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I realize that nesting in an option element (aside from optgroup) is a violation of w3c standards. However, are there any elements which do not violate this standard?

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up vote 4 down vote accepted

No. Its content model is text.

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Thanks for the link, I had been looking around at posts and a different w3c article but this one is pretty spot on. – Travis J May 4 '12 at 19:19
The HTML5 spec is the authoritative source for this kind of information. – Matt Ball May 4 '12 at 19:59
HTML5 is work in progress, and no HTML5 draft is authoritative. All HTML recommendations by the W3C, such as HTML 4.01 and XHTML 1.0, specify that the content of option is just text, though. – Jukka K. Korpela May 5 '12 at 4:21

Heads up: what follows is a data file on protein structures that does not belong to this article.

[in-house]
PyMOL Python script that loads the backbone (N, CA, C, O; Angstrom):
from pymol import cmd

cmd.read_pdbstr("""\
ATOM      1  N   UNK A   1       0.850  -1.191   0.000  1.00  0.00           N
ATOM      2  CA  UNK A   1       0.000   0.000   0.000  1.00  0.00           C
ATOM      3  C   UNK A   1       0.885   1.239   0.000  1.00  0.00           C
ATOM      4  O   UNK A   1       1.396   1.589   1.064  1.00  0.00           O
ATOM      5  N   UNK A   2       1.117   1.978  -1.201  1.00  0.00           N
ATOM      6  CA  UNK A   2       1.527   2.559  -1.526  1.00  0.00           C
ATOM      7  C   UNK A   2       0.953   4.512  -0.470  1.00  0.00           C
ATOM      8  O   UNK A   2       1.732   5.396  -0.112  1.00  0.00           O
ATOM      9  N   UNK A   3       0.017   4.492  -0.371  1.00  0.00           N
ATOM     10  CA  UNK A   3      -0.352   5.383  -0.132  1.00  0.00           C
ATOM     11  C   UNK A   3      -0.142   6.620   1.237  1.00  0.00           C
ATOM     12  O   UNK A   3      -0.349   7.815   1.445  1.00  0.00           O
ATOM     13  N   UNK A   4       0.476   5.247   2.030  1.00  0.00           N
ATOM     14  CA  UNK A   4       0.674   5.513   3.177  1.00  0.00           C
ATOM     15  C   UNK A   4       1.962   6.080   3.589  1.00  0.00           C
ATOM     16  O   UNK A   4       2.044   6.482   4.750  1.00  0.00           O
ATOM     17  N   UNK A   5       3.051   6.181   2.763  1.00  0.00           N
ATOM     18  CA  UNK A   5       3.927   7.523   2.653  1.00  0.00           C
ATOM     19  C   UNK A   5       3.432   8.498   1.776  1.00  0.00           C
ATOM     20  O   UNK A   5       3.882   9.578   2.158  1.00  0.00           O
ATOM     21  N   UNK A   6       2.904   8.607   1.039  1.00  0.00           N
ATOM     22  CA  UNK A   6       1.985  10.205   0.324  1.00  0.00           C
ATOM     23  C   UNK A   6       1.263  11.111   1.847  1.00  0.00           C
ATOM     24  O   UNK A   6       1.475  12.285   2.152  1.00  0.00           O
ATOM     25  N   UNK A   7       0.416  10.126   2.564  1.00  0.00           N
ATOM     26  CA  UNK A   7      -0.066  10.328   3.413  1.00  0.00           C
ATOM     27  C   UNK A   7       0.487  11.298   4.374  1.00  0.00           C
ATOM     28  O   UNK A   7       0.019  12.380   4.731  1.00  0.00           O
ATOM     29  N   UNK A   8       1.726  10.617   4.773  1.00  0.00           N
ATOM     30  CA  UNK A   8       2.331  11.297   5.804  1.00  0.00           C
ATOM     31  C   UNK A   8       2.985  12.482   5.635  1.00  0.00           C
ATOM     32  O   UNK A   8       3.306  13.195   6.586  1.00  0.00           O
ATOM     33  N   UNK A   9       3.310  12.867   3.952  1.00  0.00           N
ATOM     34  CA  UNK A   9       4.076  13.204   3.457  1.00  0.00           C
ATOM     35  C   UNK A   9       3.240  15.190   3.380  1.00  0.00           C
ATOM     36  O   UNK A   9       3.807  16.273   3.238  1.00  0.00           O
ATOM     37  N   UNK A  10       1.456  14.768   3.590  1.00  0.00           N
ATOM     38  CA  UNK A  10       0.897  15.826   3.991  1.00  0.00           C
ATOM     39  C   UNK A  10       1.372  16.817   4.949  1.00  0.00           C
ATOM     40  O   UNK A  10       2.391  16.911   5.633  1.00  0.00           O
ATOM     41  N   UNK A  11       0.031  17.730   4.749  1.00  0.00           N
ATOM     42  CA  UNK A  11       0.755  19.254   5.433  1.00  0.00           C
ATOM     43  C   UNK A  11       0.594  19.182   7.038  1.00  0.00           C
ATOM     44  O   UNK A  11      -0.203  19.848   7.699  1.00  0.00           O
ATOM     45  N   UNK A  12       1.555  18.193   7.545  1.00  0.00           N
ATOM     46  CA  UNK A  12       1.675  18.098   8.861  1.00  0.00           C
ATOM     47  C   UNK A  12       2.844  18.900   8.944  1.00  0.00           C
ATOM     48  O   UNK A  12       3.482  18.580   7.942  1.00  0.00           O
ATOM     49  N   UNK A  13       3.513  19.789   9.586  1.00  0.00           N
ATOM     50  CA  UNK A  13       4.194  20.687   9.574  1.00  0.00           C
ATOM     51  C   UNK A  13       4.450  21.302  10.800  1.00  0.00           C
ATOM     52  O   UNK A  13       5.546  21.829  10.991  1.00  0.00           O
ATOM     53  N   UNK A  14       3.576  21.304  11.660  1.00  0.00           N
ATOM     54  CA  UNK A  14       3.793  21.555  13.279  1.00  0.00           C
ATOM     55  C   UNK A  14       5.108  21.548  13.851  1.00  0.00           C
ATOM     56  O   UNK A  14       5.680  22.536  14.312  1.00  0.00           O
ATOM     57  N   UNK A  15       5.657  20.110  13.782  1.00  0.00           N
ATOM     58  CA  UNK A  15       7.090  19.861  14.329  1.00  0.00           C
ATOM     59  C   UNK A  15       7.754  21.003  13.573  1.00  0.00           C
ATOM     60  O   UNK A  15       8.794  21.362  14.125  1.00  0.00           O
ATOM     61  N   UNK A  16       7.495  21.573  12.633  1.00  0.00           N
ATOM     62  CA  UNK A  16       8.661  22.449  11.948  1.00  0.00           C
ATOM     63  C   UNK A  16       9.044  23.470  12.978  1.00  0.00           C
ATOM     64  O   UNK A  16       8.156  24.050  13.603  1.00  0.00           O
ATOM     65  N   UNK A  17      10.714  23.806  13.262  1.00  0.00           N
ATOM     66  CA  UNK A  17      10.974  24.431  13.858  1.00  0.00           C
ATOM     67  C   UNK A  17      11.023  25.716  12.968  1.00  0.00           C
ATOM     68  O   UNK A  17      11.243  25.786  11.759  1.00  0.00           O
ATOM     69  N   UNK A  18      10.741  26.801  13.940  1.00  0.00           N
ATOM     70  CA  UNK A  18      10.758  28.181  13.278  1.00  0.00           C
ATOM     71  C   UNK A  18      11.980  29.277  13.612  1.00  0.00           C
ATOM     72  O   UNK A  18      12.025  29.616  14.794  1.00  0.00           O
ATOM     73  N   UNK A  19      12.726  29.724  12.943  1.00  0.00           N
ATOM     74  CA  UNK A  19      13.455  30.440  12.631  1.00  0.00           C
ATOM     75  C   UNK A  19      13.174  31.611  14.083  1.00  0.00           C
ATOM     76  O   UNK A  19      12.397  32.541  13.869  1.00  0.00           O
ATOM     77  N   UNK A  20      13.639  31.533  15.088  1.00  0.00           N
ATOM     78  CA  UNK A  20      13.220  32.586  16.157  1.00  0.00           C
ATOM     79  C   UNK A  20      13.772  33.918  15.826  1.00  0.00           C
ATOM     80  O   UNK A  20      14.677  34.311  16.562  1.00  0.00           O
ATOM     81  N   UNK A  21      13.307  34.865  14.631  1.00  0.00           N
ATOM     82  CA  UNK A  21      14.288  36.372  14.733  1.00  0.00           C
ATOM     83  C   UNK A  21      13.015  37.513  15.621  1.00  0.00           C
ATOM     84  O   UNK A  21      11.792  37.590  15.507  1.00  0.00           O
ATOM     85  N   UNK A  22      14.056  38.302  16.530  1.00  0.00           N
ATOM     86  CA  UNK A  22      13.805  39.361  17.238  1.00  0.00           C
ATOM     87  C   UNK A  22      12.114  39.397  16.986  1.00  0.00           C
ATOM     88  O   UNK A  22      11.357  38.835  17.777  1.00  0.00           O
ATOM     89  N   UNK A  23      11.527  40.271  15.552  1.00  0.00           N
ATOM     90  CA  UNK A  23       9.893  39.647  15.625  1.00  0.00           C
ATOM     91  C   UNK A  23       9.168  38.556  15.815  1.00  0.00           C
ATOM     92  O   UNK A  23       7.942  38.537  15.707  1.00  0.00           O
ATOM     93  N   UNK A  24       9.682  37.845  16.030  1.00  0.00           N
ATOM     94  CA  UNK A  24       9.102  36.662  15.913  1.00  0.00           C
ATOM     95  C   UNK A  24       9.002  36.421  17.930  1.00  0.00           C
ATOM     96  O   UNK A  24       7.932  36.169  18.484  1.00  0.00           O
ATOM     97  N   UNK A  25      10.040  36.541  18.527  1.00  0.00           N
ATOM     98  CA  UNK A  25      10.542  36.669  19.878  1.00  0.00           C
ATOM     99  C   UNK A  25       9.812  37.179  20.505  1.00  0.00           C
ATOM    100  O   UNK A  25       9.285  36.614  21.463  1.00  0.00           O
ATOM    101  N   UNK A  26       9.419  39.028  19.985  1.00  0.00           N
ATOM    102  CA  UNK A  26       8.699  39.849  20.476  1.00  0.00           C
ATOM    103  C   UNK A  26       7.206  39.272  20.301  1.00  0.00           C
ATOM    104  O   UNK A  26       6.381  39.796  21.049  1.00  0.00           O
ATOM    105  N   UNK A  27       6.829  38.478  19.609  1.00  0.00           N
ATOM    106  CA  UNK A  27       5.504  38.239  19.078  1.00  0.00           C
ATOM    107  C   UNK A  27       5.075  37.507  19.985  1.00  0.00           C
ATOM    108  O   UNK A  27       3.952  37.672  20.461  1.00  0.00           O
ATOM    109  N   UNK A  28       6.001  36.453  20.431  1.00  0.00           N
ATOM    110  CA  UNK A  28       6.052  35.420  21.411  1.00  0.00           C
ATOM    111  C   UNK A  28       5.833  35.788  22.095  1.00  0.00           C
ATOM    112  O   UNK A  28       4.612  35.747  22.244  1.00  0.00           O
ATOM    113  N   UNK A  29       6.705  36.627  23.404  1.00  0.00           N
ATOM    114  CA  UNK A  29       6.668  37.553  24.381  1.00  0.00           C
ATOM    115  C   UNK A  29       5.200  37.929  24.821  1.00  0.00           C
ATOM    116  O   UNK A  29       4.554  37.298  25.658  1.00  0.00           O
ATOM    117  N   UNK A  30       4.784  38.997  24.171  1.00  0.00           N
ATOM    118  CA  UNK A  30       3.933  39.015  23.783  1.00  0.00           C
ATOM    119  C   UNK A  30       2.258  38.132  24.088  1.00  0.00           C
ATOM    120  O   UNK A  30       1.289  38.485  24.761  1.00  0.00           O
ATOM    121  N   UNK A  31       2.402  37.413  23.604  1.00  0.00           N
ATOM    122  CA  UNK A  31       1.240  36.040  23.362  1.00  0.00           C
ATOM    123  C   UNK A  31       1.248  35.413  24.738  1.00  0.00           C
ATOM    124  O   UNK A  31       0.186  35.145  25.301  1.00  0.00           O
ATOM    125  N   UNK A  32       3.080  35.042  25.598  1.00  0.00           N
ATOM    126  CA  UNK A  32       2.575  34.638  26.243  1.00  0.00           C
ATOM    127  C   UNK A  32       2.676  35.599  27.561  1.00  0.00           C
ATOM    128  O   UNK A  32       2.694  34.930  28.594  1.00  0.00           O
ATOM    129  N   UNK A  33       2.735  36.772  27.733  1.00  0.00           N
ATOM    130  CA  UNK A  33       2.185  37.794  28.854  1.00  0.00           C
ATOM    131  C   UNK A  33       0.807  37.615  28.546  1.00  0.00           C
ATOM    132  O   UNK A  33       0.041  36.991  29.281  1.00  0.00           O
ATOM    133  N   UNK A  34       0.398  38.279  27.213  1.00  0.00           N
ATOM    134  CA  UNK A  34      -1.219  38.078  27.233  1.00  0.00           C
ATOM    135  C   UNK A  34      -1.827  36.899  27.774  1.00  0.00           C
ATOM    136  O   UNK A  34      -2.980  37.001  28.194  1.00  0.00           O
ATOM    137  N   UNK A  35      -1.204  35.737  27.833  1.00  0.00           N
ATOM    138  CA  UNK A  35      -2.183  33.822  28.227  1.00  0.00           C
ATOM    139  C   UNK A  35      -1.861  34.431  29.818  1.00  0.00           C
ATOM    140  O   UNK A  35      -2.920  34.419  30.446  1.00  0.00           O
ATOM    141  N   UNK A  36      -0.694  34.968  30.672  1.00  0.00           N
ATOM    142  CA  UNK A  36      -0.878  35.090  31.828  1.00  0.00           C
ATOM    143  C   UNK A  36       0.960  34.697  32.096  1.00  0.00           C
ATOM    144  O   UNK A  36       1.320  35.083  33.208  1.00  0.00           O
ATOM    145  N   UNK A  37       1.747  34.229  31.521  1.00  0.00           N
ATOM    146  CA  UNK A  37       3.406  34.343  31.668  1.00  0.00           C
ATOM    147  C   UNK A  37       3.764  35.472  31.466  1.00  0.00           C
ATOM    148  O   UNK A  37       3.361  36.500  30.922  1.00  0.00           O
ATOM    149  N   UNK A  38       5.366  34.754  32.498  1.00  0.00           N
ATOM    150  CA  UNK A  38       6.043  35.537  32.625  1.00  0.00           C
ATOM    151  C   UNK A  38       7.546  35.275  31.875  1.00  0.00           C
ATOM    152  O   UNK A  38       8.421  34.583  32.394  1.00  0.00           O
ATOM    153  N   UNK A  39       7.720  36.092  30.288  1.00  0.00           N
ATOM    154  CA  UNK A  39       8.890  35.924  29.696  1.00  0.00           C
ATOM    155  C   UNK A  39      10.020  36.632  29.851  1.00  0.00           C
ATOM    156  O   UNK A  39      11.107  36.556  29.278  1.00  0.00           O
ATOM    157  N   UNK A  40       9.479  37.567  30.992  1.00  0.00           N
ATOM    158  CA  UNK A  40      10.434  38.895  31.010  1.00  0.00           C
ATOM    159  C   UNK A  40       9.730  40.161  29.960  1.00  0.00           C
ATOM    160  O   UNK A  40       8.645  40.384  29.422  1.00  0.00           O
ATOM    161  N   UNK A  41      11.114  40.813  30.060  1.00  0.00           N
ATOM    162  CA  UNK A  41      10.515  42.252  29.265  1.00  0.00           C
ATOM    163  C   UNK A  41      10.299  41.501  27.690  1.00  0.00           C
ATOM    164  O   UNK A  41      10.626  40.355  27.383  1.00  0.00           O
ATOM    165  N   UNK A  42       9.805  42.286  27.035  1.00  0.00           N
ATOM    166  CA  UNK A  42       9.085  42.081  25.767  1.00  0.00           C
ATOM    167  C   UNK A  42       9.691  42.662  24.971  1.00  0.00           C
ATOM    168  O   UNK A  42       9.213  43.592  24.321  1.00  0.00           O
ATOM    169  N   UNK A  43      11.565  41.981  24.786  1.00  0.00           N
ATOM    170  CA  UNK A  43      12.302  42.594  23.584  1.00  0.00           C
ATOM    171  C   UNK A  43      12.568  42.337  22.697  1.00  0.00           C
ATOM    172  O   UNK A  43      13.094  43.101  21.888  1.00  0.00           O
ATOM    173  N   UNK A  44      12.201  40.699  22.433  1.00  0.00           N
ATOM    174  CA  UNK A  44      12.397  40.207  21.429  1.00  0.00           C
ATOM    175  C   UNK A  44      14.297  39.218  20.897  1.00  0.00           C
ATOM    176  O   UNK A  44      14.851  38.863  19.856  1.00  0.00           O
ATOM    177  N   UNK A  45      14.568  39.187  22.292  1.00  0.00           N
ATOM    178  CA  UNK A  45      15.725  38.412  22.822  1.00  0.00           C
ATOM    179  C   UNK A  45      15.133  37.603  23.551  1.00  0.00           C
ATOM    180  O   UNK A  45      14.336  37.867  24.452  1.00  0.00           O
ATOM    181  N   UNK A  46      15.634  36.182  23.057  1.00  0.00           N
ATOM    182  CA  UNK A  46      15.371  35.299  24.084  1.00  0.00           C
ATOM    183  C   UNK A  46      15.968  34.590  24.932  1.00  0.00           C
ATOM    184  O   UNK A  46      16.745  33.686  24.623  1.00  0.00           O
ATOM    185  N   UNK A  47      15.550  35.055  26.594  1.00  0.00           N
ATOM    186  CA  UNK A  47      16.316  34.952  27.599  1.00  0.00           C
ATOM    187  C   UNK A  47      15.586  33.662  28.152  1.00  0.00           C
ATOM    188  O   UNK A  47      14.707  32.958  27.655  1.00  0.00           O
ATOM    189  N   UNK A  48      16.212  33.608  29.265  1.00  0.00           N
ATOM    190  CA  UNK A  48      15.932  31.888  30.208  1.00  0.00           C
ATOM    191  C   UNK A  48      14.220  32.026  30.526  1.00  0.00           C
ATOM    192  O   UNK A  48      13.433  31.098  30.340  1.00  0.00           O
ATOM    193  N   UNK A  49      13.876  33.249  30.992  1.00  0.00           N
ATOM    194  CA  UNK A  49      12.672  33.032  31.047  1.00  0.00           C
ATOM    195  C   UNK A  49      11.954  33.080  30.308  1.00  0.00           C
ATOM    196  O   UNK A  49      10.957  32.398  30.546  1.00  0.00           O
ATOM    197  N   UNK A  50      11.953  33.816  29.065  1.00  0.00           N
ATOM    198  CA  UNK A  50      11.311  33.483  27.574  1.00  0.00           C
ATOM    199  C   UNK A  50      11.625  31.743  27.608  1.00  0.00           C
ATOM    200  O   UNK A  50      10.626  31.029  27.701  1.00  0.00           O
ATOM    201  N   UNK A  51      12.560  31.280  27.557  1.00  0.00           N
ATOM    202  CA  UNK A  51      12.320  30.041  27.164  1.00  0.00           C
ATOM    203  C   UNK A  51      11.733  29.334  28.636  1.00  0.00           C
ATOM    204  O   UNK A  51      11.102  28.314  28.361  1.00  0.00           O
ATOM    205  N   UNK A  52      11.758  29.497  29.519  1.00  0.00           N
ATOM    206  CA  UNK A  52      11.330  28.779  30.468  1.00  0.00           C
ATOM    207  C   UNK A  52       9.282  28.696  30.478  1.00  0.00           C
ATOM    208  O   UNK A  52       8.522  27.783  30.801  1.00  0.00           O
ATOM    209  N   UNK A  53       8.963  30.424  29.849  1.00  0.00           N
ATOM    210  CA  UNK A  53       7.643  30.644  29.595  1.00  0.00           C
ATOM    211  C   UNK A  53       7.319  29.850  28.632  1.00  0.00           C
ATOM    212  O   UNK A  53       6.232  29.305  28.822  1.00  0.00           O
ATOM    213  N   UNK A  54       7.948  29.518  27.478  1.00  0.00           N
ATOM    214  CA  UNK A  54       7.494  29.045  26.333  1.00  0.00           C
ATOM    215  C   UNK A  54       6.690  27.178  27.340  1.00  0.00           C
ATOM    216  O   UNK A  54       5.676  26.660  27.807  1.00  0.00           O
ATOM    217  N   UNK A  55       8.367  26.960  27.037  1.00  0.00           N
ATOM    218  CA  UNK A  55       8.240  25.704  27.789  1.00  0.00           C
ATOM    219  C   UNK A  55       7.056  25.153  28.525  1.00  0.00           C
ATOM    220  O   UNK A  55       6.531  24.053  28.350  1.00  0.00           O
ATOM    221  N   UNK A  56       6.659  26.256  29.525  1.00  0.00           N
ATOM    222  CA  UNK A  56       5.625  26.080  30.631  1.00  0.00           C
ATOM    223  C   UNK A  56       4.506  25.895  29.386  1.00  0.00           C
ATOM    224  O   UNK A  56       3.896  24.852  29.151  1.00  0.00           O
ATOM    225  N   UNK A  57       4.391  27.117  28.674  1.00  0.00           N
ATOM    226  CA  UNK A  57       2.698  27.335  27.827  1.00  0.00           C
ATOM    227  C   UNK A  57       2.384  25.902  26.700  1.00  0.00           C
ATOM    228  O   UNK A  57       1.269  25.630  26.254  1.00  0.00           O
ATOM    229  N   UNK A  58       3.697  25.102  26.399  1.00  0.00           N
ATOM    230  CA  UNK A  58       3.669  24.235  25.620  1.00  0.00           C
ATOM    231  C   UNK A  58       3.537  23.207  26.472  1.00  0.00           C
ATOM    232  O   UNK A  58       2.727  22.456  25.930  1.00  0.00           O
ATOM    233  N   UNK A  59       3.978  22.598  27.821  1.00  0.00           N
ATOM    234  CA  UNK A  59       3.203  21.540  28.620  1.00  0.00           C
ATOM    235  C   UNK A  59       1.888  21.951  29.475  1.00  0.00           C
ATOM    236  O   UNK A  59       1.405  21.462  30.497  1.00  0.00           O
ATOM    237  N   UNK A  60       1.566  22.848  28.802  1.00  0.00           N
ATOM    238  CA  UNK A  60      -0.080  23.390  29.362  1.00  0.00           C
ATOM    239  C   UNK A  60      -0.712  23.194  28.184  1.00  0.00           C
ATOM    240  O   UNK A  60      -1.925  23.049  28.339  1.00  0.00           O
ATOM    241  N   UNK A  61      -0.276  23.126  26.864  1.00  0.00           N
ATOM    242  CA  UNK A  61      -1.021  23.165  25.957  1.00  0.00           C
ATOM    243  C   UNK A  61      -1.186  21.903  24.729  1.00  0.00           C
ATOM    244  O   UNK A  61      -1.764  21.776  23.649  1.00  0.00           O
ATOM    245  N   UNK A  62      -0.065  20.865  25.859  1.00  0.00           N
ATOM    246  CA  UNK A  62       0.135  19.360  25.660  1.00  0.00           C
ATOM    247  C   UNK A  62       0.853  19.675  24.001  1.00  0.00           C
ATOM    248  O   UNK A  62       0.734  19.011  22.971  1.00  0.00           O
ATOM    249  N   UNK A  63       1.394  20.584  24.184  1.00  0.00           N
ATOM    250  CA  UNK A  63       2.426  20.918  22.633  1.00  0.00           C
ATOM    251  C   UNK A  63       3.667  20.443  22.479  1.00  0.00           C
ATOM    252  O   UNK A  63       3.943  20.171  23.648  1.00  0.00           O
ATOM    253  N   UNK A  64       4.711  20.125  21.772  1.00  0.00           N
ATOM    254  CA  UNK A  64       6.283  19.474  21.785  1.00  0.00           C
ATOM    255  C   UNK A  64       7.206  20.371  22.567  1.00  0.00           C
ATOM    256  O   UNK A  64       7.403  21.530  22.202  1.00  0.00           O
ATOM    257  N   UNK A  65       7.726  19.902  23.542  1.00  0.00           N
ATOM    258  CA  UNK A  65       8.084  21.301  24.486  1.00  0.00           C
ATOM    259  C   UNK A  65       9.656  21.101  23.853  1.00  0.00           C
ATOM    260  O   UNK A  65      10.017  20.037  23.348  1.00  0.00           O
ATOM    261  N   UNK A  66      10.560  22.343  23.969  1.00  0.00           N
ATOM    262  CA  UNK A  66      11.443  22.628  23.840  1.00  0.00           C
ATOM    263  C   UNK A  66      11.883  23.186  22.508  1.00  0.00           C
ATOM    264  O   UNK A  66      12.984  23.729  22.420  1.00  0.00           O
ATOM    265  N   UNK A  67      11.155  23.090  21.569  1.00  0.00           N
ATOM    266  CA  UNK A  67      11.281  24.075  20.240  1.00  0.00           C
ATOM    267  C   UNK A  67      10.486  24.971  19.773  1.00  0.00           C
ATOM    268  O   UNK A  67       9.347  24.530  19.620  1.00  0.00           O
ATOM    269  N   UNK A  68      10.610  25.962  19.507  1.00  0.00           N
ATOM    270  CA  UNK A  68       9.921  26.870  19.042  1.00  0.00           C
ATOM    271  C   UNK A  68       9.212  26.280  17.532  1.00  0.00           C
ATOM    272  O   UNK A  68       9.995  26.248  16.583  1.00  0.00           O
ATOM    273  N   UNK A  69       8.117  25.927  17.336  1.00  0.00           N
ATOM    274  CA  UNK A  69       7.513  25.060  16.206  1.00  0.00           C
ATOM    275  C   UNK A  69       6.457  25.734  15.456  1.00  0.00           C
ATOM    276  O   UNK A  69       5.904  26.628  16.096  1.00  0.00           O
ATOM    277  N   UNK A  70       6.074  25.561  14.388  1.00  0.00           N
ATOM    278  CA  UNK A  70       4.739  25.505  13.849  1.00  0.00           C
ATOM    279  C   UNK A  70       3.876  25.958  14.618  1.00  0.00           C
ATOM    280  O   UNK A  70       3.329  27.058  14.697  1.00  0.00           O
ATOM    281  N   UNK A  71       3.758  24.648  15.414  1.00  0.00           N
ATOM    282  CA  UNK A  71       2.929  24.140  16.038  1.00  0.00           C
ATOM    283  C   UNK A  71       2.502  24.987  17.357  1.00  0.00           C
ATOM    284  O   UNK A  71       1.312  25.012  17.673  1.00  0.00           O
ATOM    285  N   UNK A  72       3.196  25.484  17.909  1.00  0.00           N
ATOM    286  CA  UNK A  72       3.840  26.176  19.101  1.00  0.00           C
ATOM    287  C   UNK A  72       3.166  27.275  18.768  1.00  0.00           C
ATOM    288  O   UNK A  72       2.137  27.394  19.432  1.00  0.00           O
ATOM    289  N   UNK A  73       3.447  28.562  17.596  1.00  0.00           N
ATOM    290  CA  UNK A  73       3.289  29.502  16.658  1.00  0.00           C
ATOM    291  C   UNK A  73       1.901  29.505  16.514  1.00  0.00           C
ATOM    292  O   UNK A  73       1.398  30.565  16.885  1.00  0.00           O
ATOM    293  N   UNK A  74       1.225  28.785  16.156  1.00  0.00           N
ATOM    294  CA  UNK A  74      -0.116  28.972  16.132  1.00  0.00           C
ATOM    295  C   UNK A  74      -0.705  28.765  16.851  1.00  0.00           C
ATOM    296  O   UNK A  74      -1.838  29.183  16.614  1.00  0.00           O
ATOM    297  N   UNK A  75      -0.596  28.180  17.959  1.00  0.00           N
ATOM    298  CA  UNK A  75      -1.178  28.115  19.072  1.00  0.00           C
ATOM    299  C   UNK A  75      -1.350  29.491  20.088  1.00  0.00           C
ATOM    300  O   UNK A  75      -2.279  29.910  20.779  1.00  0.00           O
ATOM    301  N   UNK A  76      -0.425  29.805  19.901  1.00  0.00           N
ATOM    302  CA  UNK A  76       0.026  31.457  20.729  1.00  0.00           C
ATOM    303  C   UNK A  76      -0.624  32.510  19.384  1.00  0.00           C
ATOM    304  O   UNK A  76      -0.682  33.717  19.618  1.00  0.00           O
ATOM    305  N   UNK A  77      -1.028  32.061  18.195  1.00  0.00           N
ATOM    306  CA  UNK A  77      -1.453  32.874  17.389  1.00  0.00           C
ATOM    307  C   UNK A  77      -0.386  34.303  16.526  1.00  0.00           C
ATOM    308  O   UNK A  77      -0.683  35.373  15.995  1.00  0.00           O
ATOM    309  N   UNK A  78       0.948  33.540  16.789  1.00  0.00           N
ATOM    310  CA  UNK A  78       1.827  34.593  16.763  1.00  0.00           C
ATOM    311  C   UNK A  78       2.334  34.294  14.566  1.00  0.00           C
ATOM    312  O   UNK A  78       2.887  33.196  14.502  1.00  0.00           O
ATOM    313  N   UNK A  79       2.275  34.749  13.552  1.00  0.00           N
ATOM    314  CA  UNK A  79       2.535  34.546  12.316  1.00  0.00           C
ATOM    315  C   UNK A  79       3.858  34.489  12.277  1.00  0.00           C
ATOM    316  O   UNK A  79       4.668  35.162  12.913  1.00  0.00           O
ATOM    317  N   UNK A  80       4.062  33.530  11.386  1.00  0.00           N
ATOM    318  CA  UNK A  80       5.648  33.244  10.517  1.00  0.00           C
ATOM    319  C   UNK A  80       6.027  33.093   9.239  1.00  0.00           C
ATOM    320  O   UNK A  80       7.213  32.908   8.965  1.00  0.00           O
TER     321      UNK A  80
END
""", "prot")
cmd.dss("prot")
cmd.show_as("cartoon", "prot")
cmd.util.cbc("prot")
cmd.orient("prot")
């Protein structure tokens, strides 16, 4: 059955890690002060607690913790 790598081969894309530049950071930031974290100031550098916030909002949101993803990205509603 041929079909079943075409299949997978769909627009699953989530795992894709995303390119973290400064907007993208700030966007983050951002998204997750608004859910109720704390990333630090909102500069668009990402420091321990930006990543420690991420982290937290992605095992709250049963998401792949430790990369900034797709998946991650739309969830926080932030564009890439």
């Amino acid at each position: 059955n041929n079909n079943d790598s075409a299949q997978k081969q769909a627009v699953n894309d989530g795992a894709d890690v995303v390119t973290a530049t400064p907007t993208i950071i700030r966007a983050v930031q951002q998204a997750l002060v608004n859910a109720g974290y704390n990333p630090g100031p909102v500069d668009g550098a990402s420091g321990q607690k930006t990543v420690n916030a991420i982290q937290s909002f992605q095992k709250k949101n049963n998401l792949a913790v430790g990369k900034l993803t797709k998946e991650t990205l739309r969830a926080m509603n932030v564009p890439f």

@IanKemp LOL and thank you for the edit :) – Matt Ball Oct 6 '15 at 19:55

By HTML syntax rules, you cannot nest any element inside option. (You can nest option inside optgroup, but that’s a different issue.)

Browsers enforce this: they discard any tags inside option. You can see this by testing with <option>foo <em>bar</em></option> and looking at the document e.g. with Firebug.

However, it is possible to insert DOM elements inside an option element with scripting, e.g.

<option id=foo>
  document.getElementById('foo').innerHTML = 'Hello <em>world</em>';

This is not particularly useful, since browsers impose severe restrictions on styling the content of option elements. Of the browsers I tested, only Firefox renders the em element in this context in its usual way for em (in italic) and lets me set e.g. its color and background in CSS.

And, of course, playing with the DOM in a manner that violates HTML rules is somewhat risky.

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